Gout Management: Past, Present, and Future Strategies
Research ongoing to target treatment-resistant gout.
Research ongoing to target treatment-resistant gout.
According to the US Centers for Disease Control, gout is the most common form of inflammatory arthritis among men. It presents as hot, red, swollen joints and causes excruciating pain. Due to its unpredictable tendency to recur, the disease can cause substantial losses in both quality of life and productivity.
Recent estimates of gout prevalence in the United States, dating from 2007 to 2008, indicate that more than 8 million people, or nearly 4% of the population, have experienced at least 1 gout attack. These attacks result in at least 1 million hospitalizations yearly, and more than 2 million annual outpatient physician visits.
Current treatments are limited to drugs that help reduce the severity of pain, such as nonsteroidal anti-inflammatory drugs (NSAIDs), uricosuric agents, xanthine oxidase inhibitors, colchicine, and glucocorticoids. Dietary changes (limiting intake of purine-rich foods), may also have a role in treatment. However, despite these modalities, treatment remains suboptimal.
Juraschek and colleagues reported inconsistency between real world treatment of gout and guideline recommendations. For instance, of more than 4 million patients with gout in the United States, more than 2 out of 3 patients continue to have serum uric acid levels in excess of 6 mg/dL—higher than levels recommended by current American College of Rheumatology guidelines for patients with gout. Furthermore, only approximately half of patients with gout receive urate-lowering therapy.
Several investigational treatments, including targeted treatments, are under review for treatment of patients with gout—with an emphasis on treatment-resistant gout. These include the injectable interleukin 1 inhibitors canakinumab and anakinra. Efficacy data from past trials has already led to the approval of canakinumab for treatment of gout in the European Union. In addition, the medication is available in the United States, but only for treatment of rheumatoid arthritis and (unrelatedly) a rare form of neonatal inflammatory disease.
In 2 phase 3 studies of canakinumab for patients with gout, researchers evaluated pain intensity 3 days after treatment with canakinumab for an acute gout attack using a 100-mm visual analog scale. Treatments in each trial were evaluated against intra-articular injection of the steroid triamcinolone acetonide.
Compared with the steroid injection, canakinumab reduced pain intensity by a significantly greater margin (25.0 mm vs 35.7 mm; P <.0001), with a more than 10-mm advantage in favor of canakinumab.
However, less encouragingly, serious treatment related adverse events were substantially more common in patients receiving the investigational treatment than in patients receiving the steroid injection (8.0% vs 3.5%). Among reported adverse events were infections, low neutrophil counts, and low platelet counts.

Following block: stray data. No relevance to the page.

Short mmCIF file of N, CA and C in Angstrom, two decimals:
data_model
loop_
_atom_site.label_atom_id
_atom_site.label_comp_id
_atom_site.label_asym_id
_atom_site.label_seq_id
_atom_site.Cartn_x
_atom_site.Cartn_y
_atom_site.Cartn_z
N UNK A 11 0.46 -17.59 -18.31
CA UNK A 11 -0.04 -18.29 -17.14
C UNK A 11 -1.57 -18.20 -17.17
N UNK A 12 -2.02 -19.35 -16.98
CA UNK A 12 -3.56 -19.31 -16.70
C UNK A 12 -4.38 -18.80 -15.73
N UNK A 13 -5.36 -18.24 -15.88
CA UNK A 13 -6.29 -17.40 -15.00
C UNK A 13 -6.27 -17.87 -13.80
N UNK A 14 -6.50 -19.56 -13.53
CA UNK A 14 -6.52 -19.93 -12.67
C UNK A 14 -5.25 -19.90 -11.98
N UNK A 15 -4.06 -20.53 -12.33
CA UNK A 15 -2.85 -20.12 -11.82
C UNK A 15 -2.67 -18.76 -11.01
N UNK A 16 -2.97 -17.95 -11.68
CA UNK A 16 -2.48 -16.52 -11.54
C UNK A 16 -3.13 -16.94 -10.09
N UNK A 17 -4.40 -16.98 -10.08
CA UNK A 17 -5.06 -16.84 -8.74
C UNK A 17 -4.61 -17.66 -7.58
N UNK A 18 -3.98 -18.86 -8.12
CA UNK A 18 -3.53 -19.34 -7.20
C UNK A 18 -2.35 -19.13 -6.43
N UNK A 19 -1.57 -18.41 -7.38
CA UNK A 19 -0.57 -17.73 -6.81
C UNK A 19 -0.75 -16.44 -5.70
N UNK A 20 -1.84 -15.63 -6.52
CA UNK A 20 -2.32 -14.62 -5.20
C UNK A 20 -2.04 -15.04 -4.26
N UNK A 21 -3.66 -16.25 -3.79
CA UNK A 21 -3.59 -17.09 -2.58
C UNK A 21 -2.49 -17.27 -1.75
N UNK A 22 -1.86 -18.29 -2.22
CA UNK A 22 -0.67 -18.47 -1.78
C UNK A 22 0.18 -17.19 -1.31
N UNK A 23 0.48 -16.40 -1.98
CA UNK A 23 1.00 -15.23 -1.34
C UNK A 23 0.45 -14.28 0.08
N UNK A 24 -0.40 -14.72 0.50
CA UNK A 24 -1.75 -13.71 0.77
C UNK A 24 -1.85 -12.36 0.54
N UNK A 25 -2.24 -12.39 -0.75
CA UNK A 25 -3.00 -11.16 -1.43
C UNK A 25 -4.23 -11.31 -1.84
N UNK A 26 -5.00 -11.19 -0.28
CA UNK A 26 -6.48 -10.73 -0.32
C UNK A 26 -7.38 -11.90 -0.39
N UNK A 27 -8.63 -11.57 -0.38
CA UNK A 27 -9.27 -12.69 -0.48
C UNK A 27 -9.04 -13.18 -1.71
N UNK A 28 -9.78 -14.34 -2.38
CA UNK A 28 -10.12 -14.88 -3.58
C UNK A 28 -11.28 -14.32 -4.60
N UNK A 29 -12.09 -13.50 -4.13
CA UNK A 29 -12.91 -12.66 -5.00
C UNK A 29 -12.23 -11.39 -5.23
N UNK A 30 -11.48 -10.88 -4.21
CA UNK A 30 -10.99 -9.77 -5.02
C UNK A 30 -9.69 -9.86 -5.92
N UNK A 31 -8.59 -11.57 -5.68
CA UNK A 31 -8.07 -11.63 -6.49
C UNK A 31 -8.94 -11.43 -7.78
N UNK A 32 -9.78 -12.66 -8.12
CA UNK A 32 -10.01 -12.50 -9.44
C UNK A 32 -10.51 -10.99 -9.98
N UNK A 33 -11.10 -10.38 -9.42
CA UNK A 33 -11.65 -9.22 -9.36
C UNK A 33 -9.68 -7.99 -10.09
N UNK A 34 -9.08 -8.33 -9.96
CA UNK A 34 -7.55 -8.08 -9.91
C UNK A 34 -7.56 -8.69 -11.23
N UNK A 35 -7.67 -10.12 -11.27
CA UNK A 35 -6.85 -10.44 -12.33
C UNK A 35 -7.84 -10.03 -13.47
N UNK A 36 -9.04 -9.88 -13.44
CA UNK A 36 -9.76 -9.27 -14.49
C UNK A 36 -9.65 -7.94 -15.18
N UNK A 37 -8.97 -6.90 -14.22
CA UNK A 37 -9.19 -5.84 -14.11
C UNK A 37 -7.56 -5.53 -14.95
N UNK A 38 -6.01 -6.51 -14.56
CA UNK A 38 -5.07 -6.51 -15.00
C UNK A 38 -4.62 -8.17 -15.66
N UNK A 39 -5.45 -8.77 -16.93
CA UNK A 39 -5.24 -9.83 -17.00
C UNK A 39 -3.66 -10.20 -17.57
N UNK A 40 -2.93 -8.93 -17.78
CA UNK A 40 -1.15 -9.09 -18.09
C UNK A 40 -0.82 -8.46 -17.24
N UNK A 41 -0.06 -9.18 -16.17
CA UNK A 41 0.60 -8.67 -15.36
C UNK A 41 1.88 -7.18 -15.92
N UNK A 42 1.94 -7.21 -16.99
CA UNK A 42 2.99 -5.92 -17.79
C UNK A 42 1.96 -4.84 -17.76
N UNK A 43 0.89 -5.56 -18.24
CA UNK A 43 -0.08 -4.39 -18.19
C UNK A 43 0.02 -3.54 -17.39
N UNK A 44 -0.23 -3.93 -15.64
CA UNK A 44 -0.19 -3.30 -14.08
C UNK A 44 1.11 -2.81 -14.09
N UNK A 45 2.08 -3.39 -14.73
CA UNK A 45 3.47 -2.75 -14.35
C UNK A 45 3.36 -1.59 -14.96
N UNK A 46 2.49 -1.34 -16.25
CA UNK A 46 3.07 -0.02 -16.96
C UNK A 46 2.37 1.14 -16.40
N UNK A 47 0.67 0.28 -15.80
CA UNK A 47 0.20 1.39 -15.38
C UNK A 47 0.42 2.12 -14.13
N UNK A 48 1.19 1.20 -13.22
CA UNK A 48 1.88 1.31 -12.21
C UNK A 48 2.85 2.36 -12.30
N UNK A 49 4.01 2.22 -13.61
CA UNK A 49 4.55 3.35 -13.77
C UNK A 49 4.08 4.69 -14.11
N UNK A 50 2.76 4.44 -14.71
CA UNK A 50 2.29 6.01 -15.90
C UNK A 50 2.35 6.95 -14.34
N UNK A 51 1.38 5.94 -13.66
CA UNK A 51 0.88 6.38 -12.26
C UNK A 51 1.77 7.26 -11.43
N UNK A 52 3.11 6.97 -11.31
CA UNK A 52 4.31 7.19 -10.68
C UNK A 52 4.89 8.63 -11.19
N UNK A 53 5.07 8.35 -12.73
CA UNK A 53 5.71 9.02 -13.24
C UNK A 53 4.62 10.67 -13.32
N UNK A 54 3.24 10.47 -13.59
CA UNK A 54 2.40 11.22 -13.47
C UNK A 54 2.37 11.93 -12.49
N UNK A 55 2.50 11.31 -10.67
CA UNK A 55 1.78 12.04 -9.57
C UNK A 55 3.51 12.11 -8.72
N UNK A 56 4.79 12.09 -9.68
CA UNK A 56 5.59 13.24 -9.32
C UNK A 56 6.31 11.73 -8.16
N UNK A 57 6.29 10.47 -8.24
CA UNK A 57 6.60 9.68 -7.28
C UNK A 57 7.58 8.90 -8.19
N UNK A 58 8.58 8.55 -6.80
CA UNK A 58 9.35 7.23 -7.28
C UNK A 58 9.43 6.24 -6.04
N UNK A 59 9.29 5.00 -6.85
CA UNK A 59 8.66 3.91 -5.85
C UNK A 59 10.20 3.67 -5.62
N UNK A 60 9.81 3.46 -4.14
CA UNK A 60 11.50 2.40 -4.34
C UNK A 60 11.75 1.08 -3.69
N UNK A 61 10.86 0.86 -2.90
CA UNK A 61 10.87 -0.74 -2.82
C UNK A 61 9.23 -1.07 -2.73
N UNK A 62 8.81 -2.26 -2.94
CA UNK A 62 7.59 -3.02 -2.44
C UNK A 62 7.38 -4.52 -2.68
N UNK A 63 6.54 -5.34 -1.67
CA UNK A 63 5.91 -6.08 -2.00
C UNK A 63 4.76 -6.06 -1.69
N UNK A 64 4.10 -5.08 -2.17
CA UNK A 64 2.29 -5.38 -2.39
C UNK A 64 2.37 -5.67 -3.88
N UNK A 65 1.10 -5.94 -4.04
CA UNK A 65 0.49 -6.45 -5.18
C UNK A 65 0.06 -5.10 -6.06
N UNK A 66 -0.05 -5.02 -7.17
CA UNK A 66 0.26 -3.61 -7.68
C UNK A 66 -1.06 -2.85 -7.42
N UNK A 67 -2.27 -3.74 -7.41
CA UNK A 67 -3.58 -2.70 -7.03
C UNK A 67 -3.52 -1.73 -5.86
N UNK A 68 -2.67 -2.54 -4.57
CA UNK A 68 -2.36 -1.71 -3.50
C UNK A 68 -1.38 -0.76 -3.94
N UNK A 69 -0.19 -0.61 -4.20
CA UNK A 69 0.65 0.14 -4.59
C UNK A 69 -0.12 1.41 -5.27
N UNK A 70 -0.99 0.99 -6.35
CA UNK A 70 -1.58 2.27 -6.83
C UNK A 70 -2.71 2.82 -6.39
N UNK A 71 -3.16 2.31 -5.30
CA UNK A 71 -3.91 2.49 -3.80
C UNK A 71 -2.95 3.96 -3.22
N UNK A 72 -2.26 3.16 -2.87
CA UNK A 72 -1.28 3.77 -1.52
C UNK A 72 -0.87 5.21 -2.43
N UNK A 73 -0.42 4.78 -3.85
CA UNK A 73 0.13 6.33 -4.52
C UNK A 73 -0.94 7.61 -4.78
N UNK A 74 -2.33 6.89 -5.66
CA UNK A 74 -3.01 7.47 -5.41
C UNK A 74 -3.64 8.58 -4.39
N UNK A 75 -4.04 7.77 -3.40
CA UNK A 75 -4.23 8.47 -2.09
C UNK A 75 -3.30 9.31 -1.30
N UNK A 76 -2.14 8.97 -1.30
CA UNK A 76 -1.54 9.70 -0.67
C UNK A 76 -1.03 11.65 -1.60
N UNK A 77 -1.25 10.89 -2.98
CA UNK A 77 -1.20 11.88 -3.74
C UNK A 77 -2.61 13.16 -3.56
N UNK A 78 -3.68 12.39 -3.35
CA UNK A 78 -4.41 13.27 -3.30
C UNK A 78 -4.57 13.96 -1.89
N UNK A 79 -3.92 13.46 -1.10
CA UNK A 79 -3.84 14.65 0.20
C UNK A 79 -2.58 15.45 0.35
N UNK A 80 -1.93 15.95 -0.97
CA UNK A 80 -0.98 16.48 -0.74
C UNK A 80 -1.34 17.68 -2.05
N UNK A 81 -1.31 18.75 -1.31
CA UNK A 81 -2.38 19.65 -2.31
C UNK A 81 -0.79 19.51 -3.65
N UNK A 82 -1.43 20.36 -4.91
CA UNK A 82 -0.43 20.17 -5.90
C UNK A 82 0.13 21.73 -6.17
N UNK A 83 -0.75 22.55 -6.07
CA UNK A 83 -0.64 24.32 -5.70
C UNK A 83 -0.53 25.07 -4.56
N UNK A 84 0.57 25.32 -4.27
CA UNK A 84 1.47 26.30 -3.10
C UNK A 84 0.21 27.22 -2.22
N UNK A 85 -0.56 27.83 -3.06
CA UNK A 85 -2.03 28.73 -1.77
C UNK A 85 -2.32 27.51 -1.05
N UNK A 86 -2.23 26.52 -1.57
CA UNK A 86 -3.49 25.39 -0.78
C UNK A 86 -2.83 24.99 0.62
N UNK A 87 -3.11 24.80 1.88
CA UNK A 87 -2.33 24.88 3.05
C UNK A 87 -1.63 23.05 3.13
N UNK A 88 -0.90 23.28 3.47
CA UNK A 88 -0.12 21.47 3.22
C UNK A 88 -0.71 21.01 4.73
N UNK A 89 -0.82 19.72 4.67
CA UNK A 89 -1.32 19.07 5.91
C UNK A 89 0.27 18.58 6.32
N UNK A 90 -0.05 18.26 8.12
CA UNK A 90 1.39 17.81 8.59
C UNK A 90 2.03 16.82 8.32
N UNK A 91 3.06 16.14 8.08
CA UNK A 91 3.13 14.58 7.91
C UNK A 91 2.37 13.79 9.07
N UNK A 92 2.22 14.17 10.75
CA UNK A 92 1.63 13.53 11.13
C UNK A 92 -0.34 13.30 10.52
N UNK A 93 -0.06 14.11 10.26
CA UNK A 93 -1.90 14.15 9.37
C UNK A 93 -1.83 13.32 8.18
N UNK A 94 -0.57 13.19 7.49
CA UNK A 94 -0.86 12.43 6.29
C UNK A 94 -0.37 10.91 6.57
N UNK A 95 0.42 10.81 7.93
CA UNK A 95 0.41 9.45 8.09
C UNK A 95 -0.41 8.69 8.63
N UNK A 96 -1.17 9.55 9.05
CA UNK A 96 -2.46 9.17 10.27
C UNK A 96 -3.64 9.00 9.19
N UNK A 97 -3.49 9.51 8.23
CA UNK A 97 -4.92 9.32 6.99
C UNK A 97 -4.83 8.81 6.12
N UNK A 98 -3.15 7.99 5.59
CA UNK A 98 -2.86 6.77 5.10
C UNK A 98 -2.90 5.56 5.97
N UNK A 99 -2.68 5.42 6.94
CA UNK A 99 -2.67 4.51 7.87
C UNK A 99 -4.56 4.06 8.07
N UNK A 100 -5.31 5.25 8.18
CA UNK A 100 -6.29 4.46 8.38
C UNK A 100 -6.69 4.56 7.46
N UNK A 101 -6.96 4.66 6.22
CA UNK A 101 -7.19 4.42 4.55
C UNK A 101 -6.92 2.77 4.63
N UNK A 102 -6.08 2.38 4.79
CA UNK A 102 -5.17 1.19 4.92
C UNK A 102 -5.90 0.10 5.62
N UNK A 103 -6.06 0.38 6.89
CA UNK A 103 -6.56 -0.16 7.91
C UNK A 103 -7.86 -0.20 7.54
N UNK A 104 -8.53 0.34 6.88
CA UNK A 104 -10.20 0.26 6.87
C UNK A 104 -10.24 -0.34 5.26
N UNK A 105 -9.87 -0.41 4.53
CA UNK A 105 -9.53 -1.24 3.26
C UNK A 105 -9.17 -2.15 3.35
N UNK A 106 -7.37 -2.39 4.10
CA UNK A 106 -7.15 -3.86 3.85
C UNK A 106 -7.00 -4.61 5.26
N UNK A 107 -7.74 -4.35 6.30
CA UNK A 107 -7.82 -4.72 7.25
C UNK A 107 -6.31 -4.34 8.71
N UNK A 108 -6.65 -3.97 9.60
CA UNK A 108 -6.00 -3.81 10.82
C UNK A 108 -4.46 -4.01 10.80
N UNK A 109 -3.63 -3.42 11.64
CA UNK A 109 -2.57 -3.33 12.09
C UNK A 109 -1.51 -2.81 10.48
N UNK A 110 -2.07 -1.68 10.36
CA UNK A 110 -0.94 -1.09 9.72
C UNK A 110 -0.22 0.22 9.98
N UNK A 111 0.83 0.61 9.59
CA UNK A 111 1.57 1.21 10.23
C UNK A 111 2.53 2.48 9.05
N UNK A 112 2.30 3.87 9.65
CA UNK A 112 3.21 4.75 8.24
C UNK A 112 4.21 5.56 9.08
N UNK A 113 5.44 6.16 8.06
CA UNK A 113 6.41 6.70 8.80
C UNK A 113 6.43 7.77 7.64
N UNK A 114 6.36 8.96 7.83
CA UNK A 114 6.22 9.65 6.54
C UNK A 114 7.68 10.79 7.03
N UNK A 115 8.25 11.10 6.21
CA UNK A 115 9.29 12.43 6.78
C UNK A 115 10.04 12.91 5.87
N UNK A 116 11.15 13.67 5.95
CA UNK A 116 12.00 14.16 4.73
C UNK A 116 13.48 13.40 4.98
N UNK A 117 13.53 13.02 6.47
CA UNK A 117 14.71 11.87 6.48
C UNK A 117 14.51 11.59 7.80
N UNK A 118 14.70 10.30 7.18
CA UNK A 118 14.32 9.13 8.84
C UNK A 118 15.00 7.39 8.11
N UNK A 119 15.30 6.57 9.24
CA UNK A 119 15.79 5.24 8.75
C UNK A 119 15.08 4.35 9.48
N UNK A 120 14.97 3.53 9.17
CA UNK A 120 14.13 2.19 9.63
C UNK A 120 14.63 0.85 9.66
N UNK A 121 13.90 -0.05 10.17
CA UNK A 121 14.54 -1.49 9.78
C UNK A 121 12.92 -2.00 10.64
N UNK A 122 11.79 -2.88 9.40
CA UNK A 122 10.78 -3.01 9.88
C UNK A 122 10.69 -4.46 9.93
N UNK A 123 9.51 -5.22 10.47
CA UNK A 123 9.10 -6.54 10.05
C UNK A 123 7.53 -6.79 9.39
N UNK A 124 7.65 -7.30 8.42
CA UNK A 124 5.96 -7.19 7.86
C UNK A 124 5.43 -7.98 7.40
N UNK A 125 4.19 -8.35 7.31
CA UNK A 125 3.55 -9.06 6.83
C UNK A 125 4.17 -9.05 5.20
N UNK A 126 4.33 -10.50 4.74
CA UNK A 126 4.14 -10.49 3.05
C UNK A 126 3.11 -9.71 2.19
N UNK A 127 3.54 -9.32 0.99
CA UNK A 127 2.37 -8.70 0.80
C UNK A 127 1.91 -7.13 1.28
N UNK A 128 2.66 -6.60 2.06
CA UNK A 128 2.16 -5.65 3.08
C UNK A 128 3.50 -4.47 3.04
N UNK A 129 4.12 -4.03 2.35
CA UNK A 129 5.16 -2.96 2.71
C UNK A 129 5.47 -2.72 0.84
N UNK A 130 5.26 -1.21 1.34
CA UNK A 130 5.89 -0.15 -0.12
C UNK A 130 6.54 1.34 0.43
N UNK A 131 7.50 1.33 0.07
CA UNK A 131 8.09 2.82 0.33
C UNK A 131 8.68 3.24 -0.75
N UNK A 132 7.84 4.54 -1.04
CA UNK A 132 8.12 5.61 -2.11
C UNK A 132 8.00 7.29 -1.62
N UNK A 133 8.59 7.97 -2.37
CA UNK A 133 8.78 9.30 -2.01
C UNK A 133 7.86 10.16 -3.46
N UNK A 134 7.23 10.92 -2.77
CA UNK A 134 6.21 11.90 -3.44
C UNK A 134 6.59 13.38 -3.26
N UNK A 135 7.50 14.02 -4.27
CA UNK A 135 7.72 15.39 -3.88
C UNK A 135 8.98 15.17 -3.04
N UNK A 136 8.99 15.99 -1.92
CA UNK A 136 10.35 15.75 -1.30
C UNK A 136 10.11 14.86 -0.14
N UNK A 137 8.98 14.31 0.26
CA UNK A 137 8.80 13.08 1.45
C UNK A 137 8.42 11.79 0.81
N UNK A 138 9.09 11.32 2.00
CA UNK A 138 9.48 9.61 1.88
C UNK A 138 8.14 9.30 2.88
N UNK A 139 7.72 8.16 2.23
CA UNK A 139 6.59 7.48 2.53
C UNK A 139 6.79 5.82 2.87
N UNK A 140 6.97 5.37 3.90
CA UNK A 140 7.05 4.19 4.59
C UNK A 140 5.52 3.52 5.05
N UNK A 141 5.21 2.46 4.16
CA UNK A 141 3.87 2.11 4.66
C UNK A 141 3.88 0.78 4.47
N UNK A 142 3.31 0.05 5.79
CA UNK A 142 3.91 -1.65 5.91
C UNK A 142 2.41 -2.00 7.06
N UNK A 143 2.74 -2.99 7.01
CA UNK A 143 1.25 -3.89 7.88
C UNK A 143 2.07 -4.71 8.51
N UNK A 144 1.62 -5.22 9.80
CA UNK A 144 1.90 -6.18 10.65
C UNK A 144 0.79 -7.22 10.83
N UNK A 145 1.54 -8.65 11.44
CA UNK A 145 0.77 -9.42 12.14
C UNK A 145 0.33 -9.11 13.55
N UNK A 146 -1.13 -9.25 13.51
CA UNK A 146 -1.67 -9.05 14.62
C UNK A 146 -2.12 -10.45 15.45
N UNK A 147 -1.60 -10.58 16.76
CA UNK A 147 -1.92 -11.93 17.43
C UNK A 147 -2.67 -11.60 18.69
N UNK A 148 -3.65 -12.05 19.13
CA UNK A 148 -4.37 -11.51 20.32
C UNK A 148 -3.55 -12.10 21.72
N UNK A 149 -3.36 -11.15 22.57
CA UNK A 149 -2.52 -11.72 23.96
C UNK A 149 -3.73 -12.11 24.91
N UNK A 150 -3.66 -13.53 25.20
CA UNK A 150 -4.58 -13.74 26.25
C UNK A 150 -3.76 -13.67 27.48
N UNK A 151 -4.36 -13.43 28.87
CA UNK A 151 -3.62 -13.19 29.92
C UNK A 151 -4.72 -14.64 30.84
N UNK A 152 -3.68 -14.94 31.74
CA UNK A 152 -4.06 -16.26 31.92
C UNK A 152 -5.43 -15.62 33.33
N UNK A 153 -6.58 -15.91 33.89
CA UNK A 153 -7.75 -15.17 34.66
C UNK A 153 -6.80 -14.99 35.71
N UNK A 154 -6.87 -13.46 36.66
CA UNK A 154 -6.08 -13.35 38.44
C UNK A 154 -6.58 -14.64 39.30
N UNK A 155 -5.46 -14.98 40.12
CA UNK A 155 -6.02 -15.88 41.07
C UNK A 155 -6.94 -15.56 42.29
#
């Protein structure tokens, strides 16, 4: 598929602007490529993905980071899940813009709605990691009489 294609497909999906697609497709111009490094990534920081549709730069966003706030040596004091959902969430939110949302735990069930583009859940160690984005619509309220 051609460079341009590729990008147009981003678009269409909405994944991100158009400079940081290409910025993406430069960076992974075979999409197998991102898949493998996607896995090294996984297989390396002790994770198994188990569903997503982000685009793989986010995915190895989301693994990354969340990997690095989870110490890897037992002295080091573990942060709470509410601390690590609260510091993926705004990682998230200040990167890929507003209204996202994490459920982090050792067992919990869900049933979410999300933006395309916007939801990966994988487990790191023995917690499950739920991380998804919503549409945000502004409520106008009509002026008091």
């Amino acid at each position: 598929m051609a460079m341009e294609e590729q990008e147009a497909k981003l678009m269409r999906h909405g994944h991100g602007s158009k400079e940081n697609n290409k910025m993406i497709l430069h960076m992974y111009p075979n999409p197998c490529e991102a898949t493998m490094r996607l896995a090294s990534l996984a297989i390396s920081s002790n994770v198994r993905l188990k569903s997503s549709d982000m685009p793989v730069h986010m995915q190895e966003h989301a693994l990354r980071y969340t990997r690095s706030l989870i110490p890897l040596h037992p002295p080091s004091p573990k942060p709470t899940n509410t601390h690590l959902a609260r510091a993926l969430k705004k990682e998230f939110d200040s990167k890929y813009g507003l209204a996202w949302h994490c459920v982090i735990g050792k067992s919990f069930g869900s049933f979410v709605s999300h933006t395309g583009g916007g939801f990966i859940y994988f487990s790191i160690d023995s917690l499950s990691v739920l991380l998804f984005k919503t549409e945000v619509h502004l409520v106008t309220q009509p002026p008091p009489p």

To date, investigation of the efficacy of anakinra in the treatment of gout has been more limited than treatment investigations involving canakinumab. A pilot study conducted in 2007 and a retrospective case series of 40 patients with gout are the totality of evidence supporting the efficacy of this drug for gouty arthritis.
Results of the pilot study indicate improvements in gout symptoms in 10 patients with treatment-resistant gouty arthritis who received the medication (100 mg daily for 3 days), and all of whom experienced a rapid response in terms of pain relief. Due to the small size of the trial, no adverse events were reported.
A 40-patient retrospective series with the drug conducted in 2013 indicates efficacy in 32 male patients treated for an average of 8.7 years for gouty arthritis. These patients were all unable to use conventional therapies due to contraindications or failure of 2 or more prior main-line treatment. Of these 32 patients, 90% experienced a good response, as indicated by a more than 40-point drop on pain scales, and a significant reduction in levels of the inflammatory marker C-reactive protein. Adverse events were limited to 7 infectious events that occurred in patients who had used anakinra for several years.
Targeted Therapy in Gout
With phase 3 trials of canakinumab, and with the treatment having already been approved in Europe, interleukin-1 antagonists may eventually become available in the United States, pending FDA approval. Already, an off-label targeted treatment is available in the United States—anakinra. Although this treatment is not specifically indicated for gouty arthritis, it has nevertheless already been used for nearly a decade in certain patients with resistant forms of the disease.
- Centers for Disease Control and Prevention. Gout. http://www.cdc.gov/arthritis/basics/gout.html. Accessed July 2015.
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- Juraschek SP, Kovell LC, Miller ER rd, Gelber AC. Gout, urate-lowering therapy, and uric acid levels among adults in the United States. Arthritis Care Res (Hoboken). 2015;67(4):588-592.
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- Kineret (anakinra) [package insert]. Stockholm, Sweden: Swedish Orphan Biovitrum AB; October 2013.
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- Ottaviani S, Moltó A, Ea HK, et al. Efficacy of anakinra in gouty arthritis: a retrospective study of 40 cases. Arthritis Res Ther. 2013.